Nitrate pollution of surface waters is a major international problem, but poorly understood in the context of key hydrological processes and drivers. Much of this is because of sampling limitations for defining the origin and pathway of water mediated biogeochemical interactions and transformations.
The potential for high frequency hydro-chemical and isotopic measurements to improve our understanding of the rainfall-runoff transformation processes will eventually also lead to a better understanding of the origin and fate of pollutants (e.g. nitrates). This will in turn lead to significant improvements in the elaboration and implementation of surface and groundwater quality protection policies, as advocated in the European Water Framework Directive.
To date, the N-isotope field is still forced to rely on protocols consisting of cumbersome sampling and the low frequency analysis potential of expensive and complex laboratory mass spectrometers. The development of portable field mass spectrometers for the analysis of both O and H isotopes up to par with laser spectrometers on the one hand and for the analysis of 15N and 18O of nitrate on the other hand would form a significant contribution to experimental hydrology and related fields of interest.
The FieldSpec PoC project aims to design, craft and test a portable mass spectrometer device entirely dedicated to hydrological research questions (water and pollutant flowpaths and residence times). The instrument is envisaged to help tackle issues related to rapid changes in isotope ratios, e.g. during storm events. The device will have to be suited for field measurements of pure water (rainfall and streamflow) at high frequencies., needs to be robust, with few calibration requirements, and its mass resolution must be high enough to eliminate mass interferences for optimised precision on the isotopic measurements.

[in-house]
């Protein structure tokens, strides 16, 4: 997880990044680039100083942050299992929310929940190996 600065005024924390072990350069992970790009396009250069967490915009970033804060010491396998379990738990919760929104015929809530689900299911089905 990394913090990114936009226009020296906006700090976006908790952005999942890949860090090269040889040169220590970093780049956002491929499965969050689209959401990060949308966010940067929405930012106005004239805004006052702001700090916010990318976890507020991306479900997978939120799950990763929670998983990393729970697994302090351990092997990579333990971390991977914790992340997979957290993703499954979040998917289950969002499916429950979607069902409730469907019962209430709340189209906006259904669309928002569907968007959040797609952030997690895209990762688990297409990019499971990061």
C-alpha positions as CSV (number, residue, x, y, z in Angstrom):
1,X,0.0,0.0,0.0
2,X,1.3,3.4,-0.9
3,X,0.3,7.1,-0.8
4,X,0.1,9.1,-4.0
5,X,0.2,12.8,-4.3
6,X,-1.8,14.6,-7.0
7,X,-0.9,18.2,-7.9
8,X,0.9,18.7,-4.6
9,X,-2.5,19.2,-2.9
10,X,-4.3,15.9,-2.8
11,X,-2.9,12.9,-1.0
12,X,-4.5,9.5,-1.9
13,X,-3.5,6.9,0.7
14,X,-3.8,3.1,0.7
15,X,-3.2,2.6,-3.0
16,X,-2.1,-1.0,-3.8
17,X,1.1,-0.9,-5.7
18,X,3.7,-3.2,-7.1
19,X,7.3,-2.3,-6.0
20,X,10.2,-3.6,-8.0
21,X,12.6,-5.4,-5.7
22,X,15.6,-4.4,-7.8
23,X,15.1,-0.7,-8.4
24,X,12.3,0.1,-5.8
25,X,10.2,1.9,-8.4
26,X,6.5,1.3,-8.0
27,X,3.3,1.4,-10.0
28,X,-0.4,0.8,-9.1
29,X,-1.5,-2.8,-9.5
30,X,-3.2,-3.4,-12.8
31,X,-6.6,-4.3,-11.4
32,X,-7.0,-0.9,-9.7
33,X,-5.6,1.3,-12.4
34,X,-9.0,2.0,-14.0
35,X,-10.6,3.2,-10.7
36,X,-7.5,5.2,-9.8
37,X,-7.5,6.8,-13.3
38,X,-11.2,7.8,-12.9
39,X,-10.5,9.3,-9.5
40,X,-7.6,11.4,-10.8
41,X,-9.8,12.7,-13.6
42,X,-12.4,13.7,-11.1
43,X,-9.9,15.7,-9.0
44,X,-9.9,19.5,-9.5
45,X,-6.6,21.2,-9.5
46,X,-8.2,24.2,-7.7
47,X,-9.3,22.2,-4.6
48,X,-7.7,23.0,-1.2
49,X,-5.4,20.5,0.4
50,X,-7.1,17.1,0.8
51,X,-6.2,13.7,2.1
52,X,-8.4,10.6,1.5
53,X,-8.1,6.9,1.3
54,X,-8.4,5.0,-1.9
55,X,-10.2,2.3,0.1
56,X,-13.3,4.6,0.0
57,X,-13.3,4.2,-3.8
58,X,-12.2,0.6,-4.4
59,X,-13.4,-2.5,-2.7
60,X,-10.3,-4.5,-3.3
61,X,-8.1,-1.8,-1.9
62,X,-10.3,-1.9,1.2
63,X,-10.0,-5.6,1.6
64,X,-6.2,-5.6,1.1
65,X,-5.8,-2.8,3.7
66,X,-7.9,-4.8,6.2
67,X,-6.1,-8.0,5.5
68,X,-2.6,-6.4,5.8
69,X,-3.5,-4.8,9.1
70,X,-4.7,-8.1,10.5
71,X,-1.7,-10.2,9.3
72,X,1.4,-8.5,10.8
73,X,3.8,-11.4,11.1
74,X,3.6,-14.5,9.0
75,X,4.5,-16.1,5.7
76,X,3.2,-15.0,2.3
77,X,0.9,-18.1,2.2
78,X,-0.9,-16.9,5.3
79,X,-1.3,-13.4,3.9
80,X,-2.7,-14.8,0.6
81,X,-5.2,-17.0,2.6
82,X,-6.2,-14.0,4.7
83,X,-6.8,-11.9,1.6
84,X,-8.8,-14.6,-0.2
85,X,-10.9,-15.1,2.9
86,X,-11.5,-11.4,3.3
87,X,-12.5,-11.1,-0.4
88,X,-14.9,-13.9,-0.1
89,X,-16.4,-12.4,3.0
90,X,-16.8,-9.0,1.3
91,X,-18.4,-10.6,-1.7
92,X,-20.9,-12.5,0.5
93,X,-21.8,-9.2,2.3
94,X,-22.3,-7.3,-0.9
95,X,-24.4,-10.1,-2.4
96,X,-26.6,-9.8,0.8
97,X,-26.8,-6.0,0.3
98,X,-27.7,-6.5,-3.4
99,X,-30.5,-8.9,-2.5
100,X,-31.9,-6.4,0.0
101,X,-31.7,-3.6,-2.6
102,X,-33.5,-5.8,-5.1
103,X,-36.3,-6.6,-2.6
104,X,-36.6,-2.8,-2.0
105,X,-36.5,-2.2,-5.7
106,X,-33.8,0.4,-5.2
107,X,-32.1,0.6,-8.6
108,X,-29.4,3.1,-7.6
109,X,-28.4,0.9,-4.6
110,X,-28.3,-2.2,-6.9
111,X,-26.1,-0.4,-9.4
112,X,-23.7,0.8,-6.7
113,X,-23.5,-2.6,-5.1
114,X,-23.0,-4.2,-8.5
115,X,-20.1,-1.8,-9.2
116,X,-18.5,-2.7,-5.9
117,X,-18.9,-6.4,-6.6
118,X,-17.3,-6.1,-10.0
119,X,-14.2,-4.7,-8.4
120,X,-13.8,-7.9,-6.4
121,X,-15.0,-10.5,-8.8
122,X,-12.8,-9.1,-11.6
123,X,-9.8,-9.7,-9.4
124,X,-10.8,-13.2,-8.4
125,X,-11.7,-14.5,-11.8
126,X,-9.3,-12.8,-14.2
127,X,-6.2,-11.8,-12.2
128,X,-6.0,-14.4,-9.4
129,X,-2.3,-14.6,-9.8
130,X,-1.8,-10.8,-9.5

Special emphasis will be placed on eliminating or substantially reducing the memory effect of the inlet system. To reduce the size, mass and power consumption of the system and to guarantee the required high mass resolving power, a double focusing design with an adjustable electrostatic analyser and a permanent magnet will be used. The instrument will be equipped with robust, thermally stable, low power control electronics, along with a simple user interface to allow easy operation in the field.
The development of this portable mass spectrometer will allow hydrologists access to information well beyond the scope of what is currently available from either conventional isotope ratio mass spectrometry or laser spectrometry. Offering the potential for simultaneous isotopic ratio measurements over a large mass range – in contrast to laser spectrometers which are element-specific – use of the device may well be extended to numerous other applications in environmental sciences (e.g. related to carbon cycle, phosphorus cycle, etc) and beyond (e.g. oil industry).